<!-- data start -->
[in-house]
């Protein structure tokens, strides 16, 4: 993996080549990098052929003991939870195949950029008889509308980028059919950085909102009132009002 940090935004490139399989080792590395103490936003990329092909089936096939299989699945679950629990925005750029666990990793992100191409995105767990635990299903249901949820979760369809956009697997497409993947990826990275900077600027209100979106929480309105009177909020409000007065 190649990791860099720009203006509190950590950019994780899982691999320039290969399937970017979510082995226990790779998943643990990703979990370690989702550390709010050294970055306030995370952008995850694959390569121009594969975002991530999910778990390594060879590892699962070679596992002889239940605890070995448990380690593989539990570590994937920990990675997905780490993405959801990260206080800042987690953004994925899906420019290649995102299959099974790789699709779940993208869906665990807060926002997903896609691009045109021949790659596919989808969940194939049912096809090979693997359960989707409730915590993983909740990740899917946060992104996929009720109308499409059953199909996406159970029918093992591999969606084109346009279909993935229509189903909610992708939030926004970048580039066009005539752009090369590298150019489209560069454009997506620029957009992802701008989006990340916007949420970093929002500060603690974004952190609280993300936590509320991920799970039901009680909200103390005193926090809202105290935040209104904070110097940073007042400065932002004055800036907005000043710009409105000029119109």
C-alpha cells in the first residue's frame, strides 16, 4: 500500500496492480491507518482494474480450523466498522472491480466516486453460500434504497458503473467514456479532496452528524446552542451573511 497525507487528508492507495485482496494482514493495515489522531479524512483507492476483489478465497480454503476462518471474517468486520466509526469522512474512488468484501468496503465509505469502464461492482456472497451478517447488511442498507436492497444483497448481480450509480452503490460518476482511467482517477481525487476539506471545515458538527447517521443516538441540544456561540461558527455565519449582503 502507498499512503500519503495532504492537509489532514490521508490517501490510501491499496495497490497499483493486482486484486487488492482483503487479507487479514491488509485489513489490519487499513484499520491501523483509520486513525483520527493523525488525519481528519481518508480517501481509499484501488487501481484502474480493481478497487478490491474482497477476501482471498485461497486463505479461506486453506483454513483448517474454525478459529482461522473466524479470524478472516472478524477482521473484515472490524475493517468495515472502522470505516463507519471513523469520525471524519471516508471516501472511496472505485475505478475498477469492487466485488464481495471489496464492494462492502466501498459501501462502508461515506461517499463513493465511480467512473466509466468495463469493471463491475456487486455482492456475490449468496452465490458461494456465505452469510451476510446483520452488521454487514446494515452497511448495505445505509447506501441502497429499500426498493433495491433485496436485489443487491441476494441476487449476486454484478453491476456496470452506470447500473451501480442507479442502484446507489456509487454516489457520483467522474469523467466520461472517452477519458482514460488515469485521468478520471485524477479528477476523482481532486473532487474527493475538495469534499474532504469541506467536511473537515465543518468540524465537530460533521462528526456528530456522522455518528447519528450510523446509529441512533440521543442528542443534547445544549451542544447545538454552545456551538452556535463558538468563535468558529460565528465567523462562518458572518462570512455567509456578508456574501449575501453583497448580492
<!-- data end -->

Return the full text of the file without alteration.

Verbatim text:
[in-house]
């Protein structure tokens, strides 16, 4: 993996080549990098052929003991939870195949950029008889509308980028059919950085909102009132009002 940090935004490139399989080792590395103490936003990329092909089936096939299989699945679950629990925005750029666990990793992100191409995105767990635990299903249901949820979760369809956009697997497409993947990826990275900077600027209100979106929480309105009177909020409000007065 190649990791860099720009203006509190950590950019994780899982691999320039290969399937970017979510082995226990790779998943643990990703979990370690989702550390709010050294970055306030995370952008995850694959390569121009594969975002991530999910778990390594060879590892699962070679596992002889239940605890070995448990380690593989539990570590994937920990990675997905780490993405959801990260206080800042987690953004994925899906420019290649995102299959099974790789699709779940993208869906665990807060926002997903896609691009045109021949790659596919989808969940194939049912096809090979693997359960989707409730915590993983909740990740899917946060992104996929009720109308499409059953199909996406159970029918093992591999969606084109346009279909993935229509189903909610992708939030926004970048580039066009005539752009090369590298150019489209560069454009997506620029957009992802701008989006990340916007949420970093929002500060603690974004952190609280993300936590509320991920799970039901009680909200103390005193926090809202105290935040209104904070110097940073007042400065932002004055800036907005000043710009409105000029119109």
C-alpha cells in the first residue's frame, strides 16, 4: 500500500496492480491507518482494474480450523466498522472491480466516486453460500434504497458503473467514456479532496452528524446552542451573511 497525507487528508492507495485482496494482514493495515489522531479524512483507492476483489478465497480454503476462518471474517468486520466509526469522512474512488468484501468496503465509505469502464461492482456472497451478517447488511442498507436492497444483497448481480450509480452503490460518476482511467482517477481525487476539506471545515458538527447517521443516538441540544456561540461558527455565519449582503 502507498499512503500519503495532504492537509489532514490521508490517501490510501491499496495497490497499483493486482486484486487488492482483503487479507487479514491488509485489513489490519487499513484499520491501523483509520486513525483520527493523525488525519481528519481518508480517501481509499484501488487501481484502474480493481478497487478490491474482497477476501482471498485461497486463505479461506486453506483454513483448517474454525478459529482461522473466524479470524478472516472478524477482521473484515472490524475493517468495515472502522470505516463507519471513523469520525471524519471516508471516501472511496472505485475505478475498477469492487466485488464481495471489496464492494462492502466501498459501501462502508461515506461517499463513493465511480467512473466509466468495463469493471463491475456487486455482492456475490449468496452465490458461494456465505452469510451476510446483520452488521454487514446494515452497511448495505445505509447506501441502497429499500426498493433495491433485496436485489443487491441476494441476487449476486454484478453491476456496470452506470447500473451501480442507479442502484446507489456509487454516489457520483467522474469523467466520461472517452477519458482514460488515469485521468478520471485524477479528477476523482481532486473532487474527493475538495469534499474532504469541506467536511473537515465543518468540524465537530460533521462528526456528530456522522455518528447519528450510523446509529441512533440521543442528542443534547445544549451542544447545538454552545456551538452556535463558538468563535468558529460565528465567523462562518458572518462570512455567509456578508456574501449575501453583497448580492